It dawned on me last night that I'm getting old.
Twenty minutes into Harmony Korine's highly-anticipated, controversial Spring Breakers, I felt nauseous. Not because I was offended by the parade of bare breasts, booty shakers, and substance users onscreen, but because the cinematography, oppressive bright colors, and loud music were a lot to take in. At times, I worried I'd have to leave the movie, as it was making me sick, and that showed me just how disconnected I was from the wild characters in the film.
The movie, which is tough to categorize, follows the lives of four college girls in search of something more. They're unsatisfied with the monotony of higher education (just wait until you graduate, ladies!) and decide going away for spring break will give them some much-needed excitement and adventure. Faith, portrayed by the impossibly adorable Selena Gomez, is unlike the rest of the girls, as she's reluctantly dedicated to Christianity and more interested in having fun than causing trouble. The other three, well-played by Vanessa Hudgens, Ashley Benson, and Ashley Korine, crave chaos and will do whatever it takes to get it.
So when spring break rolls around and they don't have enough money to go anywhere, the girls hold up a restaurant. Candy (Hudgens) and Brit (Benson) are especially into this, but Faith knows in her heart that even though she's a goody too shoes compared to the others, they've done something terrible.
They stop thinking about the robbery once they arrive in Florida, their spring break destination. At first, everything about Spring Breakers made me miss college: getting spring break in the first place, looking like a total slob in need of highlight retouching, and having the freedom to just do whatever whenever under the hot sun. It also made me wonder why I never really went anywhere during my own spring break college days, but having attended the University of Arizona, which is essentially spring break year-round, I never needed to run away to some amazing vacation hotspot to take advantage of good weather, my swimsuit, or beers.
And that's the mindset I had in the beginning of the film. I looked back on my own early 20s with fondness, but once the girls get arrested and temporarily put in jail, it's clear that the party is over. The characters start to see this, but fall under the spell of corn-rowed, gold-toothed drug dealer Alien, played by the seriously talented and gifted James Franco. Faith knows right away that he's bad news and that something catastrophic is inevitable. The others seem to recognize this deep down, but it doesn't stop them from rushing back to his house and screwing around with guns in his presence.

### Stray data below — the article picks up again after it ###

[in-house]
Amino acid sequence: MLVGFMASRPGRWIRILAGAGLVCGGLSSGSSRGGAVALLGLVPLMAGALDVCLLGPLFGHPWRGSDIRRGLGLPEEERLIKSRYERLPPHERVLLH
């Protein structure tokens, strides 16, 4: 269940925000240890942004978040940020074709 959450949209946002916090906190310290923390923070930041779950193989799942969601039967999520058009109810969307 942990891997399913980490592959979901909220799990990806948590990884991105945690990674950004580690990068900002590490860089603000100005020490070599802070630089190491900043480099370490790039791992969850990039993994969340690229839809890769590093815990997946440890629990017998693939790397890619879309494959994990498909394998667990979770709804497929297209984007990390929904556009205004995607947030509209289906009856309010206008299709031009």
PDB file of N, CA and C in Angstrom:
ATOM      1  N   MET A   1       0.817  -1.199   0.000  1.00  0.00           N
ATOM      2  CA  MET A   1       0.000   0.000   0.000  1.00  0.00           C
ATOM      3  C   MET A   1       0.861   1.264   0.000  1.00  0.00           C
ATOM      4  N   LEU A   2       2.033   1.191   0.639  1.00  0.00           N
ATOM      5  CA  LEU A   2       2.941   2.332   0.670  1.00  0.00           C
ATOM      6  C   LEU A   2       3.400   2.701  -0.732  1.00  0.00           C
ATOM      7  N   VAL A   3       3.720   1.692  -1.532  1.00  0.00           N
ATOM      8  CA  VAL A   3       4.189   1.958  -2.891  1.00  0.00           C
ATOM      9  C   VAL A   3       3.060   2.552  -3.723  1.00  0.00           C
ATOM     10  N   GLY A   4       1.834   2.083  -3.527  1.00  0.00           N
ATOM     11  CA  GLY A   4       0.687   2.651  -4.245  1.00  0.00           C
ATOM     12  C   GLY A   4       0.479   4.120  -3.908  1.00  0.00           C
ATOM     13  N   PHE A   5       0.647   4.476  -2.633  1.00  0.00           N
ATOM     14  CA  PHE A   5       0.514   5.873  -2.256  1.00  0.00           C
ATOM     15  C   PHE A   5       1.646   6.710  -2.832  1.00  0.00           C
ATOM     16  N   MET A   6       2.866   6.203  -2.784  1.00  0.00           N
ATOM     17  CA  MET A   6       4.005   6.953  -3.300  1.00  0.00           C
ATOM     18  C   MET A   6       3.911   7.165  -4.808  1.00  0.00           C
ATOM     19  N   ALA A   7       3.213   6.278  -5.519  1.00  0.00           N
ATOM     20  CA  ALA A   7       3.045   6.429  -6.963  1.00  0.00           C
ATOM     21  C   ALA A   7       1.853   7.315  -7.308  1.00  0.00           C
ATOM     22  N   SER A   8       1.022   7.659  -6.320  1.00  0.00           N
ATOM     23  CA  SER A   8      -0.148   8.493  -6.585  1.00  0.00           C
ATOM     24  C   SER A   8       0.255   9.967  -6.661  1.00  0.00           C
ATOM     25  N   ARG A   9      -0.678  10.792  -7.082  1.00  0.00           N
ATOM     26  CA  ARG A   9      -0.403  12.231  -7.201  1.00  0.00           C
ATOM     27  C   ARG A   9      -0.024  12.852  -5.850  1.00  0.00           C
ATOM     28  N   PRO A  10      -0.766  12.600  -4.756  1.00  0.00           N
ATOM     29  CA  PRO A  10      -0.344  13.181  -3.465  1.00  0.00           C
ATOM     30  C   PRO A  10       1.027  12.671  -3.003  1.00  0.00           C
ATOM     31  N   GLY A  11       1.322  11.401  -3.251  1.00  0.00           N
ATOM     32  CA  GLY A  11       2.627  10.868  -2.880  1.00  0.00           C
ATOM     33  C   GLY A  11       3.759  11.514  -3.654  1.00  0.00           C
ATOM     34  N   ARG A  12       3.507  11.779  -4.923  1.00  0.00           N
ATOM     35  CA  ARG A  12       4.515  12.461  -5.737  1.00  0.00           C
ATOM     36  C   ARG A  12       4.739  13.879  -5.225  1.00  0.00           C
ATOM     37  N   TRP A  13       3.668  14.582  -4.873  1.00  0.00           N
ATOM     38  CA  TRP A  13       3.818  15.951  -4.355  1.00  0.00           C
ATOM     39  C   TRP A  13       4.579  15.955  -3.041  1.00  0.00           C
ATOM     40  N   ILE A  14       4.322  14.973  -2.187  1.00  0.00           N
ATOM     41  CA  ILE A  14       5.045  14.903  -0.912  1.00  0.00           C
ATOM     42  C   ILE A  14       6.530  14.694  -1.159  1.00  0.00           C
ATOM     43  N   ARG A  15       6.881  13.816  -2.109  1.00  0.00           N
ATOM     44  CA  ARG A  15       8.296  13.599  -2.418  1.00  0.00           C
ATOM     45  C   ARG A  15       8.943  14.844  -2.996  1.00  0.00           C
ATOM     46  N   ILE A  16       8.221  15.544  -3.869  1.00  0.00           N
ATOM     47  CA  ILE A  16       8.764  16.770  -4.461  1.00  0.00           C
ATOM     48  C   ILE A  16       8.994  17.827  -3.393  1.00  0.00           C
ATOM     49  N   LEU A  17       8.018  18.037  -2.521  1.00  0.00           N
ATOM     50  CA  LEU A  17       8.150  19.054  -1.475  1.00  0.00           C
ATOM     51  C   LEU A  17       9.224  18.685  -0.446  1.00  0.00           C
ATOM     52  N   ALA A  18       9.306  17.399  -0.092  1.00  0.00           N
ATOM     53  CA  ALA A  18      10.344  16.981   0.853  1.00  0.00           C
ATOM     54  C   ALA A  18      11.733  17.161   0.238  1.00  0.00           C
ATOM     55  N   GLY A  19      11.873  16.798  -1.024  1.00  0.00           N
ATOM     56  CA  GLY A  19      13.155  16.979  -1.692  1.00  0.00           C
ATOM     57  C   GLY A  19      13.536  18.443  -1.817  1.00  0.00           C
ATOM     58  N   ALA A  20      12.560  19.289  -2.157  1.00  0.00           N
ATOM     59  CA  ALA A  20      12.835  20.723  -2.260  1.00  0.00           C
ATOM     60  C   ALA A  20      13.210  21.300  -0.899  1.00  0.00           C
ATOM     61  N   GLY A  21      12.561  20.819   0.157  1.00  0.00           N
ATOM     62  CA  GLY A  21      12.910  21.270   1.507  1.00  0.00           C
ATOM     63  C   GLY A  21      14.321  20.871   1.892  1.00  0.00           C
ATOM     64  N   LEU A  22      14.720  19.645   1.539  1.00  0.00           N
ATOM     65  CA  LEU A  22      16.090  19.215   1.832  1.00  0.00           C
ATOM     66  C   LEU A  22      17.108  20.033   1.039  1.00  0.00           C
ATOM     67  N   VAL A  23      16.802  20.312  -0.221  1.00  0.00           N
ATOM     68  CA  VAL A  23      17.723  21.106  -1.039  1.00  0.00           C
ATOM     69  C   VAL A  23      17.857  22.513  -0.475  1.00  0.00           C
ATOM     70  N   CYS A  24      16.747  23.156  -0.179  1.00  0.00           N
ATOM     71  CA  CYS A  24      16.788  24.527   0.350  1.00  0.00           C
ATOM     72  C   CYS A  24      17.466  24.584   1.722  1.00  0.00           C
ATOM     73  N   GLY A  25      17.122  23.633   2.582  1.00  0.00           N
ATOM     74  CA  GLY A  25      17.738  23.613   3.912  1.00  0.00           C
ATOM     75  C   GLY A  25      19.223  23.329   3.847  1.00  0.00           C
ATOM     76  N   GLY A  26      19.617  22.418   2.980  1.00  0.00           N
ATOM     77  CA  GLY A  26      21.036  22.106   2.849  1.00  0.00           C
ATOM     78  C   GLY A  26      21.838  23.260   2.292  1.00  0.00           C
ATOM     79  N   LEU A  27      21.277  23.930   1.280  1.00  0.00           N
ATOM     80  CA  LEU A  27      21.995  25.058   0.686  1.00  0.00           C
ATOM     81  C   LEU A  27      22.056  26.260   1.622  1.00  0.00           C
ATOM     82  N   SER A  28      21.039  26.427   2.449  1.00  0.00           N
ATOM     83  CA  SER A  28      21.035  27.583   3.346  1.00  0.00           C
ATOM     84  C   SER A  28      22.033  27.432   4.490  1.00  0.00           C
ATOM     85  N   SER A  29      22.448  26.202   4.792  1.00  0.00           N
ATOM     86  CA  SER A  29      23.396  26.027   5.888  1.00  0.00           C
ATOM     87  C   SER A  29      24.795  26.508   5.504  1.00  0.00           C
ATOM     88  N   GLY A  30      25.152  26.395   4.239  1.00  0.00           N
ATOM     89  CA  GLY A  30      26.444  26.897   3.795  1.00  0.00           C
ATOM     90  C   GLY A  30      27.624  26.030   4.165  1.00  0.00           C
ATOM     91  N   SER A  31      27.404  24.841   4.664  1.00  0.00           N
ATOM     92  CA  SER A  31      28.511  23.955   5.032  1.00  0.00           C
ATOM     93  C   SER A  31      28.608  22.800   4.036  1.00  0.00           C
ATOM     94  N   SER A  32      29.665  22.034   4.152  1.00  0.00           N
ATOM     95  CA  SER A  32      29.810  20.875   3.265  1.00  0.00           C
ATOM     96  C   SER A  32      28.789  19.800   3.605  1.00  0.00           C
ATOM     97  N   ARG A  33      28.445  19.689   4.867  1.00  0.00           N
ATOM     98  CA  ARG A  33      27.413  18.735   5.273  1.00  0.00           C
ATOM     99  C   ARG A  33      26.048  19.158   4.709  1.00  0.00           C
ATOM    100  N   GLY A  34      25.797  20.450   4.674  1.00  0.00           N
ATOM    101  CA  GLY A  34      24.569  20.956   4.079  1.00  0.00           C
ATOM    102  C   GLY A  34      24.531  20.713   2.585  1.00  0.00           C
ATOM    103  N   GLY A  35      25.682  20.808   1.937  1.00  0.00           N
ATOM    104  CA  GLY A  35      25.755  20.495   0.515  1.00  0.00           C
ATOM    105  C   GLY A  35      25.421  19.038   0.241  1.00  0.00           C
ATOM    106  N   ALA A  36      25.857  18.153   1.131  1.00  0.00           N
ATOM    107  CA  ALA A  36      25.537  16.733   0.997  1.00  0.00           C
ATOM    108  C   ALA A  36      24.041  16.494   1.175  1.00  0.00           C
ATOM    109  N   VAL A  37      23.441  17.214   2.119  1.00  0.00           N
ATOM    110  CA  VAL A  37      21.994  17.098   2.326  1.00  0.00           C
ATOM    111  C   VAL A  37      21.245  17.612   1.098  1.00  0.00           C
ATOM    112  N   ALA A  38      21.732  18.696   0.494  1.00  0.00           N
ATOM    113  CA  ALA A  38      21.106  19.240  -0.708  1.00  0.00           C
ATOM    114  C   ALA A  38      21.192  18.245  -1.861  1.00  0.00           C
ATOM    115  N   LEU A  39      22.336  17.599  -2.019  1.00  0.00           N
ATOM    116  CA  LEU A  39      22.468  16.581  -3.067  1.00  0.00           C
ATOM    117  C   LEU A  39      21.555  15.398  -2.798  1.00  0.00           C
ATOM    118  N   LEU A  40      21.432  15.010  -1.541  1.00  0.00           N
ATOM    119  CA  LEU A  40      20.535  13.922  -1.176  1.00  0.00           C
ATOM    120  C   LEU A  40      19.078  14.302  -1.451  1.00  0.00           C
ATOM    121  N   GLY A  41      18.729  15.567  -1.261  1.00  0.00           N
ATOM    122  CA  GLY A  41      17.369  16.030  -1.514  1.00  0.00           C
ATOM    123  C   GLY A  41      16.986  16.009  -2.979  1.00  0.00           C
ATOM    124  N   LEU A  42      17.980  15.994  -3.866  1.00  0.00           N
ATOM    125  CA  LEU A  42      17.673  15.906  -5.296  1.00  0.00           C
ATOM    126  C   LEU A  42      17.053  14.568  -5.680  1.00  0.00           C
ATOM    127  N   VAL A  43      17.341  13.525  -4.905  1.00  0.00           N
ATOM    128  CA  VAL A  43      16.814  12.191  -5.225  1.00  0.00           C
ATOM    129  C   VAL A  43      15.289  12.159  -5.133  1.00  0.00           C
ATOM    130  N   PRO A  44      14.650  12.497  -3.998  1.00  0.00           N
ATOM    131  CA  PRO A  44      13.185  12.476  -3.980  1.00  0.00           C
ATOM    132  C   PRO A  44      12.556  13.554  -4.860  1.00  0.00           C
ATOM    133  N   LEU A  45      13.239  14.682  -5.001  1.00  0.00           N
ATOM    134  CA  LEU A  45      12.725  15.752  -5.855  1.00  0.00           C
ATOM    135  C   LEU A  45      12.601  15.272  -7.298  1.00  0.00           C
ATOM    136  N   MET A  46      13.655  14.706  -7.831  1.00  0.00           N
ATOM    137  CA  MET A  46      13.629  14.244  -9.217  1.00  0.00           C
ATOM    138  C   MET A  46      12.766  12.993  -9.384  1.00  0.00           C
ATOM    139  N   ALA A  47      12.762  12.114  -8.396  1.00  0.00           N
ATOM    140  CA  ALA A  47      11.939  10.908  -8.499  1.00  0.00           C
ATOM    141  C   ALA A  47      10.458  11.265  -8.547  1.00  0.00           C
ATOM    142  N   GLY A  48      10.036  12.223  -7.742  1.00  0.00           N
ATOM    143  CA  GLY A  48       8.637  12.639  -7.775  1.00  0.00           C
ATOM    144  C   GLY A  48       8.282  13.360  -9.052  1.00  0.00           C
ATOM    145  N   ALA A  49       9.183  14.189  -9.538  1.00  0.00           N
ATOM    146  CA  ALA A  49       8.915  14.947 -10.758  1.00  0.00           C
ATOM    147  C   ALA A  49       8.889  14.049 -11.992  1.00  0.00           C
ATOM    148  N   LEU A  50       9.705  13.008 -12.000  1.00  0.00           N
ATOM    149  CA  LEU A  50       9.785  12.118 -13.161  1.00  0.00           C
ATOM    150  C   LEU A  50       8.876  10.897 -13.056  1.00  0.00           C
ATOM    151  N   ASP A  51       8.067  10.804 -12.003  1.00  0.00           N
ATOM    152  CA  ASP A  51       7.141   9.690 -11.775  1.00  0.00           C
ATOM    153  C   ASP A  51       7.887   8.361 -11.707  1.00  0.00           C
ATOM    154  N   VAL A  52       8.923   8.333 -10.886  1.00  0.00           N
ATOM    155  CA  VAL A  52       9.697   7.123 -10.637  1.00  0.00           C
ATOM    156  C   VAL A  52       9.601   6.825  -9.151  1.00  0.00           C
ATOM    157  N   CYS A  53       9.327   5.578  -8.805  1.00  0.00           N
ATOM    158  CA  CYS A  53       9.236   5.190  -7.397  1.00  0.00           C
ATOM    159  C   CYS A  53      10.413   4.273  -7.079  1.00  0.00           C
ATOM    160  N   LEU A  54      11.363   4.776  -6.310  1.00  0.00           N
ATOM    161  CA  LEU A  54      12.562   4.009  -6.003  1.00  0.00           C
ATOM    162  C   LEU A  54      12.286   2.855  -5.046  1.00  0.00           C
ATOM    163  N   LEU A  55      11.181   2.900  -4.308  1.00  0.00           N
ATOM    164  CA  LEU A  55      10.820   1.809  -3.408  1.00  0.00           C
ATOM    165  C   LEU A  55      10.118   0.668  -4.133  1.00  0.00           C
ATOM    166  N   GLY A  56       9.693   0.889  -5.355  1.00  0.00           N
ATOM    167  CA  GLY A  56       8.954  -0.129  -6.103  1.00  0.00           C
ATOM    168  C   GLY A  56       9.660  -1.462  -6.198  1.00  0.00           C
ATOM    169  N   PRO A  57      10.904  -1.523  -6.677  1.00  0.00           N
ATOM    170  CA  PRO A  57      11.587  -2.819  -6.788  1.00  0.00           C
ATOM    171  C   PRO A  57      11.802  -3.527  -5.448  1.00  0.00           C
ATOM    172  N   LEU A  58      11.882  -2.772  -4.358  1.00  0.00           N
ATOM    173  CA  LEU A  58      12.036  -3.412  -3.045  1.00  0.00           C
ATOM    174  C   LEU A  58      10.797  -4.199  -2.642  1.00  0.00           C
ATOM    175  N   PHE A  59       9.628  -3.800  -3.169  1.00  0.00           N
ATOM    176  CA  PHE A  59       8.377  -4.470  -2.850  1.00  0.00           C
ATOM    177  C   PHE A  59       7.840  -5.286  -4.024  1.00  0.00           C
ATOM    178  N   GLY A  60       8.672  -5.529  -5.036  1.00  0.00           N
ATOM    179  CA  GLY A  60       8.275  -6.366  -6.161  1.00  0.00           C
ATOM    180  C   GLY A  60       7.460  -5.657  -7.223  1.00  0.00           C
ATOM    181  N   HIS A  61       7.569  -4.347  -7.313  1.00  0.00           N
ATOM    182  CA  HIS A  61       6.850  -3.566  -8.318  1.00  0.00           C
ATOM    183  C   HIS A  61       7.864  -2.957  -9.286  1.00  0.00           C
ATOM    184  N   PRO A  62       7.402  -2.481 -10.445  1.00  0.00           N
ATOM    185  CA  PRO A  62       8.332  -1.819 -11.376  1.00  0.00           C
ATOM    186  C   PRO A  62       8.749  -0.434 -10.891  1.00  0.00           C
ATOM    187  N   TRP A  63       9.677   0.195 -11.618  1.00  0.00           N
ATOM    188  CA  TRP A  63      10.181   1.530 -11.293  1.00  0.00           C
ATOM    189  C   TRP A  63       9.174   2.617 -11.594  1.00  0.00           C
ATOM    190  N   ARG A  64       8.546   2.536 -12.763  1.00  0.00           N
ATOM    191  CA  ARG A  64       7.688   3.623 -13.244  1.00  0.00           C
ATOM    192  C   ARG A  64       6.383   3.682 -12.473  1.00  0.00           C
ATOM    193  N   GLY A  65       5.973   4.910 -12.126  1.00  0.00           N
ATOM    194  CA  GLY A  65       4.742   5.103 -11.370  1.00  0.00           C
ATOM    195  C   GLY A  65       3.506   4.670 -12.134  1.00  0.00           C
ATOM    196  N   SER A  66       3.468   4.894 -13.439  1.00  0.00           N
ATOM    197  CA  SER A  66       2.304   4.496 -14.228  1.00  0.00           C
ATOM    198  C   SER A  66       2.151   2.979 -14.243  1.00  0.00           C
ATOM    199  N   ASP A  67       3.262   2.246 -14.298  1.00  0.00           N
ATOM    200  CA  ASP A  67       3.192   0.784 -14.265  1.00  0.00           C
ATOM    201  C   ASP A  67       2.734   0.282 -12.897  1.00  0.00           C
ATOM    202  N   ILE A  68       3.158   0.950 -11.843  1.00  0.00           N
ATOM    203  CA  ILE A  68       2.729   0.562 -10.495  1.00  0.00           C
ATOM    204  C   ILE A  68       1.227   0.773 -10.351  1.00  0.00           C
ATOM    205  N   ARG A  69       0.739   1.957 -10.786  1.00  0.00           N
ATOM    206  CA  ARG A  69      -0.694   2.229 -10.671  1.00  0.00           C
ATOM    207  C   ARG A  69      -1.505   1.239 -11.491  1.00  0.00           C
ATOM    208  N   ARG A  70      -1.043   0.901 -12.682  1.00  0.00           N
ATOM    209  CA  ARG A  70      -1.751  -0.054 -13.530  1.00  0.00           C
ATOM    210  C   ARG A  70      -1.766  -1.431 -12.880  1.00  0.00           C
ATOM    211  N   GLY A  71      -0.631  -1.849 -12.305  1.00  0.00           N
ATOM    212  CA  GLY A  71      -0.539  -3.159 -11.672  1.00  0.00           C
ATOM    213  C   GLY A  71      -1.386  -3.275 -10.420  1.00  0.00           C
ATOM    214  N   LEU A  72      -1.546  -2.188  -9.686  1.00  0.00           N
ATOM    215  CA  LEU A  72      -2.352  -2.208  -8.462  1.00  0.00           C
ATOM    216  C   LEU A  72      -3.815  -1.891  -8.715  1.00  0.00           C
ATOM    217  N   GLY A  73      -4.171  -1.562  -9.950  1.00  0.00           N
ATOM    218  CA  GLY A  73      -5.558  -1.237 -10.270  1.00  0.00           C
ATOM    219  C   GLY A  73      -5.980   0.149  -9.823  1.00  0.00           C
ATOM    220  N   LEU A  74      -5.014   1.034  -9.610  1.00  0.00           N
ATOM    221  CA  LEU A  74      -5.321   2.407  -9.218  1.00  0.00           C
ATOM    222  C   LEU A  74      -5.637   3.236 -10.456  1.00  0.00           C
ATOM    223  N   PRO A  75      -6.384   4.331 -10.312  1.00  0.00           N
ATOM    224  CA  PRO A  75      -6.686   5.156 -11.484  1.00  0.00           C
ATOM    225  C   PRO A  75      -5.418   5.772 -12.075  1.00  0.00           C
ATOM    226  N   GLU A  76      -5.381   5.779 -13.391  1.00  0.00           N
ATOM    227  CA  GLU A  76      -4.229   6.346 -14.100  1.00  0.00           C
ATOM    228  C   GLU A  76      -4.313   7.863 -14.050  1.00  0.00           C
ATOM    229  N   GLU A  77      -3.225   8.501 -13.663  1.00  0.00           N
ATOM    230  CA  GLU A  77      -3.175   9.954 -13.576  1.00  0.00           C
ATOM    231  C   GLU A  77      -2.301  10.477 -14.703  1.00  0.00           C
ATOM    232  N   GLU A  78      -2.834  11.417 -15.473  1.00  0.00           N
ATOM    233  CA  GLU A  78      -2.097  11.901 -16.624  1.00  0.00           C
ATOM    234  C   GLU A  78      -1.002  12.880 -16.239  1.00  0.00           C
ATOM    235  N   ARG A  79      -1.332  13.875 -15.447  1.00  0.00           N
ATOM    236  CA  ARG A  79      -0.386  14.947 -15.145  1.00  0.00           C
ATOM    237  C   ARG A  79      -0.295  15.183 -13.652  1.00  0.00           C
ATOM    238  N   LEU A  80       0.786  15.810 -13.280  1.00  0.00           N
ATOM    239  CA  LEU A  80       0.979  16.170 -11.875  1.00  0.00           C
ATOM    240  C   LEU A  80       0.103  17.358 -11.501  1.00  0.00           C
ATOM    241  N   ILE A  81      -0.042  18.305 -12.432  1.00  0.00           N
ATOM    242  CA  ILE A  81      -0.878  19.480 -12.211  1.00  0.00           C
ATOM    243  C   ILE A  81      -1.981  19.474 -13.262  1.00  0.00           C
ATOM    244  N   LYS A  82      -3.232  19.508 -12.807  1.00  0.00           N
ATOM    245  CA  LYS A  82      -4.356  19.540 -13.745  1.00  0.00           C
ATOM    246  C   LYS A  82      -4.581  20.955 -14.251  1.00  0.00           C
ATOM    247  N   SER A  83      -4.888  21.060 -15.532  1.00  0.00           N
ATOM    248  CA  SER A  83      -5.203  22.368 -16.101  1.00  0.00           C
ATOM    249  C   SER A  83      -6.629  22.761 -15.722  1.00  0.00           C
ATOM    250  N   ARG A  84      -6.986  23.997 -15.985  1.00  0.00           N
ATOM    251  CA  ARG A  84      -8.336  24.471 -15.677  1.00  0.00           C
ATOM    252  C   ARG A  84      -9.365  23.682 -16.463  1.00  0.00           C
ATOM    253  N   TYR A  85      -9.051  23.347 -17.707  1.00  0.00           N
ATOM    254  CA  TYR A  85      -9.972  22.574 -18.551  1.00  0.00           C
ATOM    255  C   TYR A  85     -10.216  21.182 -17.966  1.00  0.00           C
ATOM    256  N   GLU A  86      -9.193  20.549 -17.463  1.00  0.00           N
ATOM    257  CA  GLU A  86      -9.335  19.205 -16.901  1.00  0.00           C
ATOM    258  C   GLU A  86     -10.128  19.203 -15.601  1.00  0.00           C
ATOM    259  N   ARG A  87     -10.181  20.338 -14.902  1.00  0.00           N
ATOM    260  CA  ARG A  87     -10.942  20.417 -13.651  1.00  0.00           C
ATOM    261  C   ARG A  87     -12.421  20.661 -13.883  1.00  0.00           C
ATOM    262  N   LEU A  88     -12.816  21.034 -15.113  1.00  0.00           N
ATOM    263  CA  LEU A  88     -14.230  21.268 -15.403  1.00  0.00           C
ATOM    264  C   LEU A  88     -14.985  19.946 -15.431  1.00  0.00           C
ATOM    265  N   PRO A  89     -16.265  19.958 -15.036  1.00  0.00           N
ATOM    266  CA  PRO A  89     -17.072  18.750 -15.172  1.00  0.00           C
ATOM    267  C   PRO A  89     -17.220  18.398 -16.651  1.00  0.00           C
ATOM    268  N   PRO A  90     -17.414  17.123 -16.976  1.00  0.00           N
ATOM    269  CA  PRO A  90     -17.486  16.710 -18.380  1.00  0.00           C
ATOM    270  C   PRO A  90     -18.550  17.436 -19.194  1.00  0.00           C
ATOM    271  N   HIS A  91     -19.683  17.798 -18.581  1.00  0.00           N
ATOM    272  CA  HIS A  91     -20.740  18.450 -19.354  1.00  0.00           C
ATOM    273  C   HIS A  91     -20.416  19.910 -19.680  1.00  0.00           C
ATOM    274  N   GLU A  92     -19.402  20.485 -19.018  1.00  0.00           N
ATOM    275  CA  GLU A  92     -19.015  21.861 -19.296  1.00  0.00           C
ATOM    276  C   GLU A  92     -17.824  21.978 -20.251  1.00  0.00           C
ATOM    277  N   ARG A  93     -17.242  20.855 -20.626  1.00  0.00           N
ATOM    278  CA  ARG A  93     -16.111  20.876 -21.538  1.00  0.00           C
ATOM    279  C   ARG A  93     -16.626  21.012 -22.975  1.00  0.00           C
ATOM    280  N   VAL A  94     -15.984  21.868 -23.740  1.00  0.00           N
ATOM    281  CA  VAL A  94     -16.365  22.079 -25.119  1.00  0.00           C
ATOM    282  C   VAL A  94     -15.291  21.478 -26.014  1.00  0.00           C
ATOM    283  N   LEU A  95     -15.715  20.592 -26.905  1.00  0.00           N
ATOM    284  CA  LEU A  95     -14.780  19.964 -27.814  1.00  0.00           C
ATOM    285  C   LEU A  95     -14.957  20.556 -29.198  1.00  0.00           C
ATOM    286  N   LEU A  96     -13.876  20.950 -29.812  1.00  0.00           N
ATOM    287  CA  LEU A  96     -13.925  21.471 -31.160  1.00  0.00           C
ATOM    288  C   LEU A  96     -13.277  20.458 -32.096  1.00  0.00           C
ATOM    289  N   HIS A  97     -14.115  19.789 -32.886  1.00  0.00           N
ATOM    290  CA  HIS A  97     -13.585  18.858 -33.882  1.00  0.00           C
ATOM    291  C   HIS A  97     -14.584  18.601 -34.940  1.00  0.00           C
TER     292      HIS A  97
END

Spring Breakers is especially hard to stomach once Alien enters the picture, and the water and sunlight shots do nothing to take away from the dizzying effects of the camera angles and intense scenes.
For a 90-minute movie, Spring Breakers is seriously overwhelming, and you'll be ready to stop seeing flashy colors and spilling booze by the end of it. Given the director's reputation, it's no surprise that the movie is just as big a handful as its main characters, and while I was relieved to duck out of the theater once the credits started to roll, I was still very much intrigued by the plot and characters. I had so many questions, which I won't reveal to you, and decided I'd like to re-watch the movie in the near future, even though it would probably be too much for me to handle a second time around. That's just the kind of movie Spring Breakers is.